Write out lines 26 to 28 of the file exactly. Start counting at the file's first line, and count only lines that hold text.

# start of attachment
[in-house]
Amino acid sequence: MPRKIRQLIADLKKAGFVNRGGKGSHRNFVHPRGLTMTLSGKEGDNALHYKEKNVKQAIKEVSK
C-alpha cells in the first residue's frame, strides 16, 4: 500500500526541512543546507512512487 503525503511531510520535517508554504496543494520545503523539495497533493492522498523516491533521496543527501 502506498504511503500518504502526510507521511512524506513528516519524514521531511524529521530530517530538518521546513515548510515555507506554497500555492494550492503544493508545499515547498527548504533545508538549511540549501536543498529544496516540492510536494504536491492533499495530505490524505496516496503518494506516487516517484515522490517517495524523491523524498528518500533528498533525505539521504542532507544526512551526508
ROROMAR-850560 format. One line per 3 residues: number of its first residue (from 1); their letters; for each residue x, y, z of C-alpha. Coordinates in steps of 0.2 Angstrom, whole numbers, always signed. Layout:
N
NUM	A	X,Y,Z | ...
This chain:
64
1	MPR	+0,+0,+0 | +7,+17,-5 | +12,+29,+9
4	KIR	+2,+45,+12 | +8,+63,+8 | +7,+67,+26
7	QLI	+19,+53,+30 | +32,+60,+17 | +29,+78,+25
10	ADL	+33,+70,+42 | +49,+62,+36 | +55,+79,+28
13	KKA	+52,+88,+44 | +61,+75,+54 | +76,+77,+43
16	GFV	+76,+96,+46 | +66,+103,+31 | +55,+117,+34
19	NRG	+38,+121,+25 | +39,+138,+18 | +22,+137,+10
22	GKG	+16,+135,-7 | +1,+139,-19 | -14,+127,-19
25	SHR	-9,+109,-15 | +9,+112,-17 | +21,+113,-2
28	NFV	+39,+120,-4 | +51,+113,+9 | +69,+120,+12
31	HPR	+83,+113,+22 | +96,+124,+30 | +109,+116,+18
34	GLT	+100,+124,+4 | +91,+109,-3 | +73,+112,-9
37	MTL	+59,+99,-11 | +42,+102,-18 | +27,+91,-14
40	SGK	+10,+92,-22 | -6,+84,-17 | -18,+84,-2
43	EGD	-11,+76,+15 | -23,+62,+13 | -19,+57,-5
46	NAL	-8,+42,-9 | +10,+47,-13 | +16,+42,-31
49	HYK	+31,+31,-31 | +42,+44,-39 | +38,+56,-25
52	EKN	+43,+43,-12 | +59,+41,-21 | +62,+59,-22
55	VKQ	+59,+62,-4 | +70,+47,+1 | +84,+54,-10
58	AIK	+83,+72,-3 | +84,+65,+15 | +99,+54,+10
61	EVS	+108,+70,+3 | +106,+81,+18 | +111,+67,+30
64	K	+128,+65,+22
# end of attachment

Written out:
52	EKN	+43,+43,-12 | +59,+41,-21 | +62,+59,-22
55	VKQ	+59,+62,-4 | +70,+47,+1 | +84,+54,-10
58	AIK	+83,+72,-3 | +84,+65,+15 | +99,+54,+10